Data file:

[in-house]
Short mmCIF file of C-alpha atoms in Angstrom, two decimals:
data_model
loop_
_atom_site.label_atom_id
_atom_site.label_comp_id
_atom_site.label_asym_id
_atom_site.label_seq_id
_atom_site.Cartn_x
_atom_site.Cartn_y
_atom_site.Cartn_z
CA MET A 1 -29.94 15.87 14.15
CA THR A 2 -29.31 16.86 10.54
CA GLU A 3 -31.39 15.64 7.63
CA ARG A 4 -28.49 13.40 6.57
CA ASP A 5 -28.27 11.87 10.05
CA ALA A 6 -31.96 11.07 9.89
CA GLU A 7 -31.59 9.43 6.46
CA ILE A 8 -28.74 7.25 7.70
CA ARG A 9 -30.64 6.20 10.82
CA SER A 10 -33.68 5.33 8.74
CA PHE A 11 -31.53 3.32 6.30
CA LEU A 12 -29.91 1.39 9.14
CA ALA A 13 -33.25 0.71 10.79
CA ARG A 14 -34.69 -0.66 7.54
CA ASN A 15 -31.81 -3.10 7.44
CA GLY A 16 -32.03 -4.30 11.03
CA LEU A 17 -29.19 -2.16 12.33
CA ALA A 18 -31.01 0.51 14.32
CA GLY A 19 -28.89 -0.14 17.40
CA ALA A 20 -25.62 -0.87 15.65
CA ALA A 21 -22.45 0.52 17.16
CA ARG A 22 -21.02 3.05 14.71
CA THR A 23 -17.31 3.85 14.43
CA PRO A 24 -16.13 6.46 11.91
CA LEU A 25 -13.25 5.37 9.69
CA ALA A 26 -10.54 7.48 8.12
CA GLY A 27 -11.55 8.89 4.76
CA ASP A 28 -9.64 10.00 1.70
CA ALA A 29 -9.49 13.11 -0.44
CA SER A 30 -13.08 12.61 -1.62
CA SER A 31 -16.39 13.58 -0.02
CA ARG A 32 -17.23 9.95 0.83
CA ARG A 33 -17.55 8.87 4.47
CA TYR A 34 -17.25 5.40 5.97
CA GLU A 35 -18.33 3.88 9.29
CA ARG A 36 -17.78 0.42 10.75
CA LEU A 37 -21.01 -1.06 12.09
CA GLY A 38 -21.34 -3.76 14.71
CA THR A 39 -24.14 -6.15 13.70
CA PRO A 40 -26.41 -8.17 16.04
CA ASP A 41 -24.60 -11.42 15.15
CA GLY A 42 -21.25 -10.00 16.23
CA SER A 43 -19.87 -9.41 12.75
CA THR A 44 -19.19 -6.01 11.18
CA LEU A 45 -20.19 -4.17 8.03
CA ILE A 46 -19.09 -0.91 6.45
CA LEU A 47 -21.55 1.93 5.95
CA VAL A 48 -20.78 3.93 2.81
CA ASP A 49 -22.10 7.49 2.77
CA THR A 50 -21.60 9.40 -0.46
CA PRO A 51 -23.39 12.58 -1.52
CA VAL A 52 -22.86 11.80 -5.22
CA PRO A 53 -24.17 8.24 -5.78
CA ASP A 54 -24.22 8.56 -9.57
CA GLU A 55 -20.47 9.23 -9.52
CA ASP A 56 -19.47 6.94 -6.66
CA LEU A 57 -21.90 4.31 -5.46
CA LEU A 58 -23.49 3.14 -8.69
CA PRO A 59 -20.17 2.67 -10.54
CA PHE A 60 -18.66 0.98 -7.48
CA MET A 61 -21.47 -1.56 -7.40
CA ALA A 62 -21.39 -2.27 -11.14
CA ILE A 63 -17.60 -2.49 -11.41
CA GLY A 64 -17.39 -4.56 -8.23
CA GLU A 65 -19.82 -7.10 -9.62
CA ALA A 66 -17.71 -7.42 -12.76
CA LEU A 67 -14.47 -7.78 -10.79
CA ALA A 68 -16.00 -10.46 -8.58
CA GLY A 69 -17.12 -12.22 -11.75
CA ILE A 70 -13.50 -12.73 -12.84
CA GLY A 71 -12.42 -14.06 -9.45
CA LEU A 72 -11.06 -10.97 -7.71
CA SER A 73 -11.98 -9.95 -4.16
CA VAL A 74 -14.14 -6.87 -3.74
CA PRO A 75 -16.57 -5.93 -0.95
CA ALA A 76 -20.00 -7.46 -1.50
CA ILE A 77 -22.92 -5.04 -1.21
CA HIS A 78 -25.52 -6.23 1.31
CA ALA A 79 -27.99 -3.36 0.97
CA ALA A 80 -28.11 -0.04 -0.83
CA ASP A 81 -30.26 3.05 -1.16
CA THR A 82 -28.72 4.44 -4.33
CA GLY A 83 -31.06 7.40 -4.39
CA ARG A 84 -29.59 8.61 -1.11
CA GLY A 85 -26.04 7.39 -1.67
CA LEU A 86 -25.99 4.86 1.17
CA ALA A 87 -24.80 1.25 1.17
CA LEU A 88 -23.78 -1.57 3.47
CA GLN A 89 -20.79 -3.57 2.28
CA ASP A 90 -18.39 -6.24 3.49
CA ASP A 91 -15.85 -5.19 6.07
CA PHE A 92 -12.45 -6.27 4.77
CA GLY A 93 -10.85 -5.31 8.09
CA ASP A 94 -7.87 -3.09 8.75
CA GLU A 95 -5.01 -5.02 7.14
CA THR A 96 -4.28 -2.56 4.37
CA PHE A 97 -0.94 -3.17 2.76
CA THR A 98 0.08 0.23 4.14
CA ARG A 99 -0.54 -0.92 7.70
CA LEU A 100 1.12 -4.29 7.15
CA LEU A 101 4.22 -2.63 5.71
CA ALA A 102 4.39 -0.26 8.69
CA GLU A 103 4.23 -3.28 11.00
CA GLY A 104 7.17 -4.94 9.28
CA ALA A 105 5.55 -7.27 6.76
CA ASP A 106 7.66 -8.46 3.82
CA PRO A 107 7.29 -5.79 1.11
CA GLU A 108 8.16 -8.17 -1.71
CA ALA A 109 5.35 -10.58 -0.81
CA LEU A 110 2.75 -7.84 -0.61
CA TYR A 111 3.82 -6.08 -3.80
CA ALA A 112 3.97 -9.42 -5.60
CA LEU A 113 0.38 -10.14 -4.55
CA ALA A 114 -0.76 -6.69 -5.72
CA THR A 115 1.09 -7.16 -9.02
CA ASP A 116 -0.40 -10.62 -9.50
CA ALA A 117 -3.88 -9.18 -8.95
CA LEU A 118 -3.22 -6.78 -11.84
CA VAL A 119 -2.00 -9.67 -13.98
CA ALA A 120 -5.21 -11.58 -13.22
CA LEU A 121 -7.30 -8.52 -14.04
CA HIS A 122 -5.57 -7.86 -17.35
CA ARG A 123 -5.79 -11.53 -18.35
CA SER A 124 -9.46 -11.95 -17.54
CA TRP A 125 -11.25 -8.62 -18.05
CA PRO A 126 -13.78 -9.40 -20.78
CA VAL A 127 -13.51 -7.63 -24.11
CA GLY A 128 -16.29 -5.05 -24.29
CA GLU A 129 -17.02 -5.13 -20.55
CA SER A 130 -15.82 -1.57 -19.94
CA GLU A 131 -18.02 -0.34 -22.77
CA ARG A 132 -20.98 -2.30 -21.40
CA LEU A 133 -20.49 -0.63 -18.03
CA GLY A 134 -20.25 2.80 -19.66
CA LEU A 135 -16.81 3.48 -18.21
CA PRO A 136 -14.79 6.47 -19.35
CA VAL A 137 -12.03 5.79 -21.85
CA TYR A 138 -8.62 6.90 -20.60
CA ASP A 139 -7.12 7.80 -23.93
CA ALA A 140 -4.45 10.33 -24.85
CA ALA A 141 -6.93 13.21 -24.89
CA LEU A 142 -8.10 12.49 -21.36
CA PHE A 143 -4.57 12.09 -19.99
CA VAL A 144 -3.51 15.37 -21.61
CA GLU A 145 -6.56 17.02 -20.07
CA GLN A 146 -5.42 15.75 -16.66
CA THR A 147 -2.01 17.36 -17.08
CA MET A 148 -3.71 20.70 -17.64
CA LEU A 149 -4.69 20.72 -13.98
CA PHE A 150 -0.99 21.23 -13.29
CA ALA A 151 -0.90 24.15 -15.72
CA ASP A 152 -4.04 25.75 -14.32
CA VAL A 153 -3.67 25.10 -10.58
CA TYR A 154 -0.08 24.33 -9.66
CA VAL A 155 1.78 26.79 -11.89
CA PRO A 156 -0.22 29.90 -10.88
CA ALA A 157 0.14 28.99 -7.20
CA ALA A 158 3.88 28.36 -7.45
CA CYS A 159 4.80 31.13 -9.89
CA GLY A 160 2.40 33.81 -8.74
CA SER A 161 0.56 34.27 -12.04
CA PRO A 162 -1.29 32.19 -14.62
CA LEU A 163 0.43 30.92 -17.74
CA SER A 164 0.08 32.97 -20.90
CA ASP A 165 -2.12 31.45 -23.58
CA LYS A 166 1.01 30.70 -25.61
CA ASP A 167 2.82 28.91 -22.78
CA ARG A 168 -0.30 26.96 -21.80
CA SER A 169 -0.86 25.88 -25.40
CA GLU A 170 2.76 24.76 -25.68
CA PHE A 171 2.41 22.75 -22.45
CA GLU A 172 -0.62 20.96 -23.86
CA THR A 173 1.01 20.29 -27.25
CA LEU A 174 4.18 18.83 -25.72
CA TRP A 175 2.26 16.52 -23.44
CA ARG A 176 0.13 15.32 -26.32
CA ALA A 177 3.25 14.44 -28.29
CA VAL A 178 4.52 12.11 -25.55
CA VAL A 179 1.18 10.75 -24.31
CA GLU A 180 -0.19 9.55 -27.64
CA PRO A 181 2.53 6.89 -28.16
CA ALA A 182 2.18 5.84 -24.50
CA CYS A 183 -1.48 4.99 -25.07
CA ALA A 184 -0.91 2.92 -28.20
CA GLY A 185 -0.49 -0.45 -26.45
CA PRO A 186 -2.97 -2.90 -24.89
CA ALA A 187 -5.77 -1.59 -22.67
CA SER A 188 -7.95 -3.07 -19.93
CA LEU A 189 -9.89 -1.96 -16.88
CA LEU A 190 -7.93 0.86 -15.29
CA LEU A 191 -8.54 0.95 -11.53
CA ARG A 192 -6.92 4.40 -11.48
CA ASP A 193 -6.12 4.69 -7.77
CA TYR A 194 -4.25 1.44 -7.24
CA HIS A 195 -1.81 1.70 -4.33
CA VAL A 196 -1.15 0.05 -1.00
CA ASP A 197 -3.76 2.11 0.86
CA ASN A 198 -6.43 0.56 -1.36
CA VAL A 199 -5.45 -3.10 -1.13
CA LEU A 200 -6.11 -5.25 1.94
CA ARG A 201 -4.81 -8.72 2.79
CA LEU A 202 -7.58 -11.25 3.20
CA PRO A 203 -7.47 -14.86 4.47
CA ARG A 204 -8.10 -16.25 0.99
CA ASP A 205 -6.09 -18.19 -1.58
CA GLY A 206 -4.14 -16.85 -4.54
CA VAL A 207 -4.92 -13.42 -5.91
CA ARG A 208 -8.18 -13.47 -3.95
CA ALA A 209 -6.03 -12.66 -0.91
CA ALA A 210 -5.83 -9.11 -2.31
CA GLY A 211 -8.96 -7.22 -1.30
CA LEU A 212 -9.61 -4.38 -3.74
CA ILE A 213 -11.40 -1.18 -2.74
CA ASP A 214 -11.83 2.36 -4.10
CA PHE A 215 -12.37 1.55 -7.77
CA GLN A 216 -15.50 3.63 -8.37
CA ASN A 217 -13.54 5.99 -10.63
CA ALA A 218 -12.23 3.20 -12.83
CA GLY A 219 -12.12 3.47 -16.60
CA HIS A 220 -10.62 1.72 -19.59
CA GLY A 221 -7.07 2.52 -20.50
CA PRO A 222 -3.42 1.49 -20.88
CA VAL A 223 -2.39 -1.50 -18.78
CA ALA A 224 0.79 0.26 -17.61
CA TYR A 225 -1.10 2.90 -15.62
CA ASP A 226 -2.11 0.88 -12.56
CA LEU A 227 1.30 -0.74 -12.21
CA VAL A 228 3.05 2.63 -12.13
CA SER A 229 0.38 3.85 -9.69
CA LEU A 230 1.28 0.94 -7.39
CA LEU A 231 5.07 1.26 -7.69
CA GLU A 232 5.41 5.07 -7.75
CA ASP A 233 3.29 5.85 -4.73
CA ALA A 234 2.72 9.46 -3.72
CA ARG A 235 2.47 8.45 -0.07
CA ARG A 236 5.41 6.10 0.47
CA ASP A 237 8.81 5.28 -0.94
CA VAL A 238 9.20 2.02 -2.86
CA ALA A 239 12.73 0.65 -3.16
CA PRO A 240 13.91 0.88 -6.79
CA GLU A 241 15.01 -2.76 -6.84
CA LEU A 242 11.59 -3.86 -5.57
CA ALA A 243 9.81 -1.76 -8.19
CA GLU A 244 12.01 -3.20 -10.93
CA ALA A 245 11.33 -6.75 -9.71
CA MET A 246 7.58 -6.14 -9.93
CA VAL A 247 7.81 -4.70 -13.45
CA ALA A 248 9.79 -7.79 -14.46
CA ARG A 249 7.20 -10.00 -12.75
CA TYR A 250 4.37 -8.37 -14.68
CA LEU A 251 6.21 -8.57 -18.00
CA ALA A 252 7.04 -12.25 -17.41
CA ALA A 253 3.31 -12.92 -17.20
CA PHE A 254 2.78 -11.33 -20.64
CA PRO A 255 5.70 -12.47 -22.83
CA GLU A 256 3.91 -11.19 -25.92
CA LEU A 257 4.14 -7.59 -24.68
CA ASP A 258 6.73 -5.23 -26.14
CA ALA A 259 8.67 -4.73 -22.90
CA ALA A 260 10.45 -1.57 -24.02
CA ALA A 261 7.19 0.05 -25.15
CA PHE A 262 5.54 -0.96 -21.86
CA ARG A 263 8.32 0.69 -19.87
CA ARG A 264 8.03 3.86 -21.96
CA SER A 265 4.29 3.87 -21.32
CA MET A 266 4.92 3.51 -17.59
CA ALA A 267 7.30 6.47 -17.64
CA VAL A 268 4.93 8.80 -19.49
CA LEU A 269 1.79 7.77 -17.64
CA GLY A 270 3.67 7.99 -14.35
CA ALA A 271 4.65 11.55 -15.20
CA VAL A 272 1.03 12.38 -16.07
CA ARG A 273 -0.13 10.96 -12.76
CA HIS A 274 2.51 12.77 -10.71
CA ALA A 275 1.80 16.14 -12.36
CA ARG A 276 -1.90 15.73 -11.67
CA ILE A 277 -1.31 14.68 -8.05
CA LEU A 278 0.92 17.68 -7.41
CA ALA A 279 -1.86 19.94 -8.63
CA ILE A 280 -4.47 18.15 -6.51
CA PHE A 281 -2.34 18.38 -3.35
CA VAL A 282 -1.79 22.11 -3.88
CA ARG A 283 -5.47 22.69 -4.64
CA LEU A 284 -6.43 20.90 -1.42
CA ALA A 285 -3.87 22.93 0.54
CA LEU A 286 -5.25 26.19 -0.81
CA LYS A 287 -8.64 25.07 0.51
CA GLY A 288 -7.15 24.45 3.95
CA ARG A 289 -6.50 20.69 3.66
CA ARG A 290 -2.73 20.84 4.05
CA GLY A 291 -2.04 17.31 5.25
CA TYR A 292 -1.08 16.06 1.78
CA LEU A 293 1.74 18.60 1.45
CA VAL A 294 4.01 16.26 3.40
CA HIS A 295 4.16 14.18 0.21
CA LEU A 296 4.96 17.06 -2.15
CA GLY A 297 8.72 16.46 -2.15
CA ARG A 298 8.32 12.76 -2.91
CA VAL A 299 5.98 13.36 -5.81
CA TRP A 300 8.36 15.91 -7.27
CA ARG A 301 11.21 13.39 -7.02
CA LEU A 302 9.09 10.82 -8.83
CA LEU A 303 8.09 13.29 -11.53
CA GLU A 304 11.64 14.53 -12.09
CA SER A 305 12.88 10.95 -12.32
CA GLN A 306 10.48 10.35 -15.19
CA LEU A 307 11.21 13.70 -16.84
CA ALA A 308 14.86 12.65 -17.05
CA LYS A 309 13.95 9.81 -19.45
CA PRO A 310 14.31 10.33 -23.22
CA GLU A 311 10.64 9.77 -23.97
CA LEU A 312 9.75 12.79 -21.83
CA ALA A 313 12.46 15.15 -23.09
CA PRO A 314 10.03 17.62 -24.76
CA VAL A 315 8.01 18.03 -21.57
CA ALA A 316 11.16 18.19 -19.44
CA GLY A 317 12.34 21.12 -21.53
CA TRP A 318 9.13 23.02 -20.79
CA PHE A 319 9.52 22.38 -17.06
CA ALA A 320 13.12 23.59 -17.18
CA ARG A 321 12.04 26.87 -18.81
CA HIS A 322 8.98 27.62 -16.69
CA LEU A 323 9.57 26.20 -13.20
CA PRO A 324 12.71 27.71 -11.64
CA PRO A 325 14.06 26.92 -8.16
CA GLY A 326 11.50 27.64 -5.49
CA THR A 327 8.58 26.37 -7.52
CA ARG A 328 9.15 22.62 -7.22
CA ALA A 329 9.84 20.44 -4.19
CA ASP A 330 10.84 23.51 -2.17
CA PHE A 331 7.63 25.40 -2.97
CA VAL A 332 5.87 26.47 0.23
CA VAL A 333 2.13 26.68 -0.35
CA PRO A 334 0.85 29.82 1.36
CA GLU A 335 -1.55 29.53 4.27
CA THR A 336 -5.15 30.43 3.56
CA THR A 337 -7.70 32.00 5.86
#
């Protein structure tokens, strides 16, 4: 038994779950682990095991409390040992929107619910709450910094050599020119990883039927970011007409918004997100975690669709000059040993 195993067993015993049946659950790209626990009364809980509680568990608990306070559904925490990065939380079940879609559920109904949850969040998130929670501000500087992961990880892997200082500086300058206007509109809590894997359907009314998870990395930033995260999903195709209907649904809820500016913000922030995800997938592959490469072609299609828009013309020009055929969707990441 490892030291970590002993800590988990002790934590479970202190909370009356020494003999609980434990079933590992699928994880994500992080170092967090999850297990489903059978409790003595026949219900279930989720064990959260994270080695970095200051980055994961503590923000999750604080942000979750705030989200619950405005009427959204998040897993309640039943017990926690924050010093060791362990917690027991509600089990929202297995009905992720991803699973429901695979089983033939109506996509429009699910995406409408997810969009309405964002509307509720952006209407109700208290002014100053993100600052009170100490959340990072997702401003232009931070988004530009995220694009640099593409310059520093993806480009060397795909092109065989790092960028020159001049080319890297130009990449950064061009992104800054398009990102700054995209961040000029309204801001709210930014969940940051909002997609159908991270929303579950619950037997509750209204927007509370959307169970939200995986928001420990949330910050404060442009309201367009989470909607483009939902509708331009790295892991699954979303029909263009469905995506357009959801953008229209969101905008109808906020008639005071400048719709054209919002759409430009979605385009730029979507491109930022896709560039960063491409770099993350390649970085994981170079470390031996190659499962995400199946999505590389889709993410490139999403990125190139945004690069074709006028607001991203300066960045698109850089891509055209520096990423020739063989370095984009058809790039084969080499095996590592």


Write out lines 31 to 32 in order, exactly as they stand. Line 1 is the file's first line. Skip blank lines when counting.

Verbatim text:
CA ALA A 20 -25.62 -0.87 15.65
CA ALA A 21 -22.45 0.52 17.16